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The precise origin of jambalaya is not known, but it resulted from the contributions of several ethnic groups in and around New Orleans hundreds of years ago. Jambalaya has similarities to Spain’s paella, which is a rice dish brought to the Americas by Spanish colonists. As saffron is native to Southern Europe and the chief spice in paella, it was difficult to find in the New World. As a result, tomatoes were used instead to create what is now known as Creole jambalaya.
African, Caribbean, and French cooking styles and ingredients can be found in the various jambalaya recipes. The mix of cultures resulted in creating a versatile and tasty dish that has been the favorite of many in the deep South for centuries.
Creole Jambalaya vs. Cajun Jambalaya
There are two main kinds of jambalaya, Creole and Cajun. The difference can be found in their ingredients, primarily tomatoes. Creole jambalaya is more favored in New Orleans and the surrounding suburbs, while Cajun jambalaya is more popular in the rural areas of Louisiana.
Creole jambalaya, also called red jambalaya, features tomatoes. This dish is prepared with the vegetable trinity (bell pepper, celery, and onion) and meat. The meat often selected is smoked sausage (typically andouille) and chicken. After the vegetable trinity and meat are cooked, rice, stock, and tomatoes are thrown into the pot. The mix is brought to a boil, covered with a lid, and cooked until the rice absorbs the stock. The dish will have a reddish color because of the tomatoes.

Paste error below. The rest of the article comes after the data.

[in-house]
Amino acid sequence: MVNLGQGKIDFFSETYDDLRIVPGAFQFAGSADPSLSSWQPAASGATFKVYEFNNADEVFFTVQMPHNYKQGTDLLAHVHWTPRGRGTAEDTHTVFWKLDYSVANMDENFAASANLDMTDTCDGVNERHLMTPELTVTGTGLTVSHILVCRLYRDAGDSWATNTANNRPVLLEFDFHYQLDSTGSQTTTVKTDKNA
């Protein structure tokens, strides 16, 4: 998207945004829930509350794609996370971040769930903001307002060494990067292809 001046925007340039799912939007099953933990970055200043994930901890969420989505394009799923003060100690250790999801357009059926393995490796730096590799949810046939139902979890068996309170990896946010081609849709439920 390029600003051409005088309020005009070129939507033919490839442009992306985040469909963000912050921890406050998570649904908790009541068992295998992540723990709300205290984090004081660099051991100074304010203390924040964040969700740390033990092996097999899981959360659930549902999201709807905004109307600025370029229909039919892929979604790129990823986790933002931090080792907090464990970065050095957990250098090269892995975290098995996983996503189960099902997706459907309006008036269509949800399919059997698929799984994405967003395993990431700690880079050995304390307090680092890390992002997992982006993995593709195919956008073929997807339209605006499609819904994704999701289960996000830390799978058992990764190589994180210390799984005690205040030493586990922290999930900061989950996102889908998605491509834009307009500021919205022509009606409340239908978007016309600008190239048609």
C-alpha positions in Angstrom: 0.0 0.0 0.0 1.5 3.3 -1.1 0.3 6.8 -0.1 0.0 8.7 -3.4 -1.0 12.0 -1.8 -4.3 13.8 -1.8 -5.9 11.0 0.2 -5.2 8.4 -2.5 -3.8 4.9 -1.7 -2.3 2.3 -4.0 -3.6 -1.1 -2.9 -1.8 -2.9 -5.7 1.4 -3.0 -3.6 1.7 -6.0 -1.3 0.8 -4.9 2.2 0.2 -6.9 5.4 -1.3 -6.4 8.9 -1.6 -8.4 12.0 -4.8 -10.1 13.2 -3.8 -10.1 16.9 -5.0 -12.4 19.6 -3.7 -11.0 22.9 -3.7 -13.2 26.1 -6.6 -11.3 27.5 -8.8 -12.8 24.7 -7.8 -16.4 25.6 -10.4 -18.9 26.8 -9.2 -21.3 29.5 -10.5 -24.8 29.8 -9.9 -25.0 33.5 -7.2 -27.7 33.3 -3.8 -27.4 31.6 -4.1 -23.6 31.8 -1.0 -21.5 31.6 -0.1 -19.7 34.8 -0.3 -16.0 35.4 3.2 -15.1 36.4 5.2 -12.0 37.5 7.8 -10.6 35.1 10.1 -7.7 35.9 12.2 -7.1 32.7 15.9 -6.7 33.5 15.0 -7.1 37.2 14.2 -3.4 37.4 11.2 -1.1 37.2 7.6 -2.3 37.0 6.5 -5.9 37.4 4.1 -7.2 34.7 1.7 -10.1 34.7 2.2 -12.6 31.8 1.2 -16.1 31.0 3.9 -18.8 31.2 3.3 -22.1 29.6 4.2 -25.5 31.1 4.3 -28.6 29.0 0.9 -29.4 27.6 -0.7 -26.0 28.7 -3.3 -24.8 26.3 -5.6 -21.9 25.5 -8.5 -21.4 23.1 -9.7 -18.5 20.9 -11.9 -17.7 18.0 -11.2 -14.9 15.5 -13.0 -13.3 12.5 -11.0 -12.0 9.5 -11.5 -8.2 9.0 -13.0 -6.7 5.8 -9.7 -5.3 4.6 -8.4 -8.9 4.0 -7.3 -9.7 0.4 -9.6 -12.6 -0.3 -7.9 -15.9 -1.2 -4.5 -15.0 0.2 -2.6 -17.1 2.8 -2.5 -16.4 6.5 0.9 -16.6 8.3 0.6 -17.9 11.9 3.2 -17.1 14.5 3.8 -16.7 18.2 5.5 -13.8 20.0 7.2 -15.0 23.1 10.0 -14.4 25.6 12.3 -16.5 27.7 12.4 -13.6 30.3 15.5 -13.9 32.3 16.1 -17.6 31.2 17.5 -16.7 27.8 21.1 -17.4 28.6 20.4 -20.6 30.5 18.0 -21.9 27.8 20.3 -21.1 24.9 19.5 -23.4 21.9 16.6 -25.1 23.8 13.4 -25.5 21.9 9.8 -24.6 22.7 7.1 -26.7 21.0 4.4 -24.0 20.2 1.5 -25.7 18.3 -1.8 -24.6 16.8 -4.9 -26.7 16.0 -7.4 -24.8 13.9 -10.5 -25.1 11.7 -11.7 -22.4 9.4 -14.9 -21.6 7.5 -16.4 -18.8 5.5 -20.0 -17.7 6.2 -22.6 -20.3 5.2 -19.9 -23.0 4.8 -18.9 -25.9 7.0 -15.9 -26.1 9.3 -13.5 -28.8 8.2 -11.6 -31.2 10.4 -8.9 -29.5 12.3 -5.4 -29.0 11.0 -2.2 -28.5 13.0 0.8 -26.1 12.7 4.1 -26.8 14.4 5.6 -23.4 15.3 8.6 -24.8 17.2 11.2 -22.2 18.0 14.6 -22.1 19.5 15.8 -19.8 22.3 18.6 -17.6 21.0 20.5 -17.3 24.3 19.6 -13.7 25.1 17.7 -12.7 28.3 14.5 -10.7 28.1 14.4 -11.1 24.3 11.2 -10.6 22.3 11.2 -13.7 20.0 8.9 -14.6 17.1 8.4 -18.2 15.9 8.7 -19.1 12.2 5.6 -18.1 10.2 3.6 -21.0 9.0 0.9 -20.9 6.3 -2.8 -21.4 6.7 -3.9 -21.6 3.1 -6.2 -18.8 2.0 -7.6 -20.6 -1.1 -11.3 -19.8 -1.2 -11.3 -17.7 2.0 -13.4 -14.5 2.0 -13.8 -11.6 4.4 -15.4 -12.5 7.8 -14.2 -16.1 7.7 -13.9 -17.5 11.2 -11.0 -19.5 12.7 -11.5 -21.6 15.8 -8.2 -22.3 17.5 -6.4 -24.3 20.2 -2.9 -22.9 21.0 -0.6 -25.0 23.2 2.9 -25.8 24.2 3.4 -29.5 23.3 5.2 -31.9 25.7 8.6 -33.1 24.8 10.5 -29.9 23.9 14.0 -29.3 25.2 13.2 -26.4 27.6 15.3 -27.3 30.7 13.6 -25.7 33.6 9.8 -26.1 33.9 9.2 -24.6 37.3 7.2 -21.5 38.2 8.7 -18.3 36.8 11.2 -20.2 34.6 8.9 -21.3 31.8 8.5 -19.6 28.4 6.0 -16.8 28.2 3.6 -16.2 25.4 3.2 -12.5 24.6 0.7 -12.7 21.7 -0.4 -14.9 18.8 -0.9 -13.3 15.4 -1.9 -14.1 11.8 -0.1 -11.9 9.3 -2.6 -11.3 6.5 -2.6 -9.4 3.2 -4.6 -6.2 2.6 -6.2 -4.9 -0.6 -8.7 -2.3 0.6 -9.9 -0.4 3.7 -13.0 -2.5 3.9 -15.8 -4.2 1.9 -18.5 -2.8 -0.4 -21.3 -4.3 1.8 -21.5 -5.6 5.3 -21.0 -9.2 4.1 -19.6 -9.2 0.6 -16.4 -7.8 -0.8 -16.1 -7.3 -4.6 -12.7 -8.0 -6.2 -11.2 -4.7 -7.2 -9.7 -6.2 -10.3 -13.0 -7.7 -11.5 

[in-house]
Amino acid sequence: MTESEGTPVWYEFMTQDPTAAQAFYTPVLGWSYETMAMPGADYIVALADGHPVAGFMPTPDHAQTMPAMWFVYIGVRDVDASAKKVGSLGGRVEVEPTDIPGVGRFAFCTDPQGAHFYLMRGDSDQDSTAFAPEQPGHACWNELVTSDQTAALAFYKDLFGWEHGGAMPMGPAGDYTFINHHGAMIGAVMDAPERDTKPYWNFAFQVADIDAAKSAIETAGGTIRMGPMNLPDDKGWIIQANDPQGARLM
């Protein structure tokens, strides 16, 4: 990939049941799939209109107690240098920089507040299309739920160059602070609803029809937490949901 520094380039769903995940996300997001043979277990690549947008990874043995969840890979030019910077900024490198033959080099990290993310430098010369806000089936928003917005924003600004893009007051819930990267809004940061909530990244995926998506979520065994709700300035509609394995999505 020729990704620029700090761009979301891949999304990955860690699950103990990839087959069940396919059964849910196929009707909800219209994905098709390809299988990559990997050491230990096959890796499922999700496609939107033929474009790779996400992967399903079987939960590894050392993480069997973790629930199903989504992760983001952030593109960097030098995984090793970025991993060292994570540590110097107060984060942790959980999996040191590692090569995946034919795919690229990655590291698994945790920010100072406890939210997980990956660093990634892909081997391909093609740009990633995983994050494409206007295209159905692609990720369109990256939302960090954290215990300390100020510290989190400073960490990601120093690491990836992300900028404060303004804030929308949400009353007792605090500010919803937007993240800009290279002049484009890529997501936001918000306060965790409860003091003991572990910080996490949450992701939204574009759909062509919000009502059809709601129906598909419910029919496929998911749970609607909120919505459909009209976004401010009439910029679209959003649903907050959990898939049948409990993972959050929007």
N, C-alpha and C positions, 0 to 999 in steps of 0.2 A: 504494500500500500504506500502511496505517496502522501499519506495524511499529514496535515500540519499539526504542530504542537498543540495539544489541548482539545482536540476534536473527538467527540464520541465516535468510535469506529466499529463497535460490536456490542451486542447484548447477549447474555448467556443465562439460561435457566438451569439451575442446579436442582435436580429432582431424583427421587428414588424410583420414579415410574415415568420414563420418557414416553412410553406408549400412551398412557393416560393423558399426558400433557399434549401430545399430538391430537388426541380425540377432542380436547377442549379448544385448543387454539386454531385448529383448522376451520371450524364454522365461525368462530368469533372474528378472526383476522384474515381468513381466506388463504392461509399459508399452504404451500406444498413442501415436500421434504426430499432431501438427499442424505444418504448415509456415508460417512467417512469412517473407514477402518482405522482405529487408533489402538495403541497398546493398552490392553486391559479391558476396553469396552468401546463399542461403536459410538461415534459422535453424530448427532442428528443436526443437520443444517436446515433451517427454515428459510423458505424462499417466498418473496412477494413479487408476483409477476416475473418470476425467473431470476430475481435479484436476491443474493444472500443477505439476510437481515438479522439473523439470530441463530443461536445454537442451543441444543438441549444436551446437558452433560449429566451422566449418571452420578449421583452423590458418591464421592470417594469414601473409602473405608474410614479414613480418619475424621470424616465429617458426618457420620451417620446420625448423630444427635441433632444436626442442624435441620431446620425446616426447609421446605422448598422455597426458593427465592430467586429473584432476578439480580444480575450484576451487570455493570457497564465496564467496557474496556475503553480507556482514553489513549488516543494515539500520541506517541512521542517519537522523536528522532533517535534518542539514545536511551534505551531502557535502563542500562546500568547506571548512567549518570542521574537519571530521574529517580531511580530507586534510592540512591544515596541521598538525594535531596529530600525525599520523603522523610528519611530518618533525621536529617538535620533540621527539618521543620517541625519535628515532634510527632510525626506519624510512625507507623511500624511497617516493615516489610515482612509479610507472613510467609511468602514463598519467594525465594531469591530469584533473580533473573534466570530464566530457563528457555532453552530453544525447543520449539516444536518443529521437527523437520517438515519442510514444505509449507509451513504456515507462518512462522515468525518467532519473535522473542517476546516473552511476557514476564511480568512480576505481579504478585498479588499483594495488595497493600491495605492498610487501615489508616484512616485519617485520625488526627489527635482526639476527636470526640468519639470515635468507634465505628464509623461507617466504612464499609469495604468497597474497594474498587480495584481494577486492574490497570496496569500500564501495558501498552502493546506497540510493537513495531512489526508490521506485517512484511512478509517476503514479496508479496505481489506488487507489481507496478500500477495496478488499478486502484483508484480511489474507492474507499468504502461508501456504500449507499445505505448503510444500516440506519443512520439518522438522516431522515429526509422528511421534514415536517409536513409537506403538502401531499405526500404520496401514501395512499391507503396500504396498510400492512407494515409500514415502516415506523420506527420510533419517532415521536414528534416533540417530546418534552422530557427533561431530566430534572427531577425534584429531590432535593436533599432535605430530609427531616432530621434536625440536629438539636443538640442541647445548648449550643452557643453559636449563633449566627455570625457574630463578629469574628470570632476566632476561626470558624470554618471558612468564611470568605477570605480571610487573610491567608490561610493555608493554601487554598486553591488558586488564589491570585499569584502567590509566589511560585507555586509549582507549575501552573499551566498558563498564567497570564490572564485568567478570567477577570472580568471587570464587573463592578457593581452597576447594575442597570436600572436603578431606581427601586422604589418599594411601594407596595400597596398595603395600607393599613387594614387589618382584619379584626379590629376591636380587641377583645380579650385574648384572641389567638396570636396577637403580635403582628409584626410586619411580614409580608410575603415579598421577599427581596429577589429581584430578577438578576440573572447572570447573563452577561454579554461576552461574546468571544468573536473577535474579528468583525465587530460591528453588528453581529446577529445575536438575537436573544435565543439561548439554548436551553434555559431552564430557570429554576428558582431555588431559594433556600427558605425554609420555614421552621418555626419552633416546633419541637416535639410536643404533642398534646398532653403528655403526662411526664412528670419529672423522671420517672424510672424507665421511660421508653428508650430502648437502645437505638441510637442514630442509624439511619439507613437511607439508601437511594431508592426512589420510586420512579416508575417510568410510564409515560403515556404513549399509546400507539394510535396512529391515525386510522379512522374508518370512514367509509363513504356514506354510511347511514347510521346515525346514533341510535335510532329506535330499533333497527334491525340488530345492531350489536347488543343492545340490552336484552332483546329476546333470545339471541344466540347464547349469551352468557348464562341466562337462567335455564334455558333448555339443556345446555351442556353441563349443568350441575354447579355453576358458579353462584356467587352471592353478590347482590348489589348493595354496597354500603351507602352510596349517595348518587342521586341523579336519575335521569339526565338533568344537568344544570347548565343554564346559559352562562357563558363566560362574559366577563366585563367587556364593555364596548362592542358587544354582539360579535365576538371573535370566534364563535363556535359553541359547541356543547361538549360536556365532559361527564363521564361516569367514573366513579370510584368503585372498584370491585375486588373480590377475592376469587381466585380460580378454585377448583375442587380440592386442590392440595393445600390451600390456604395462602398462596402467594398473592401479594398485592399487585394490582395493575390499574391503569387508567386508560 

Cajun jambalaya is different because it does not include tomatoes and is typically brown. The color comes from meat being first browned and caramelized in the pot by itself. The vegetable trinity is then cooked, then followed by stock and rice. After the addition of the stock, bits of browned meat are dissolved into the broth, resulting in the dish being brown. Cajun jambalaya will usually have a smokier and stronger flavor than Creole jambalaya because of the browning process.
The Crab Shack serves Cajun standouts like Chicken Jambalaya, Blackened Salmon served with Cajun rice, Steamed Crawfish, and Cajun Boils.
Lovers of fat, juicy crab and amazing seafood don’t have to drive to Baltimore, Ocean City, Hooper’s Island, or Annapolis anymore. Stay close to home and enjoy wonderful deliciousness all year around at around at the two locations below!
Our Crofton branch can accommodate a large party group, so if you are interested in reserving tables, please call (443) 302-2680.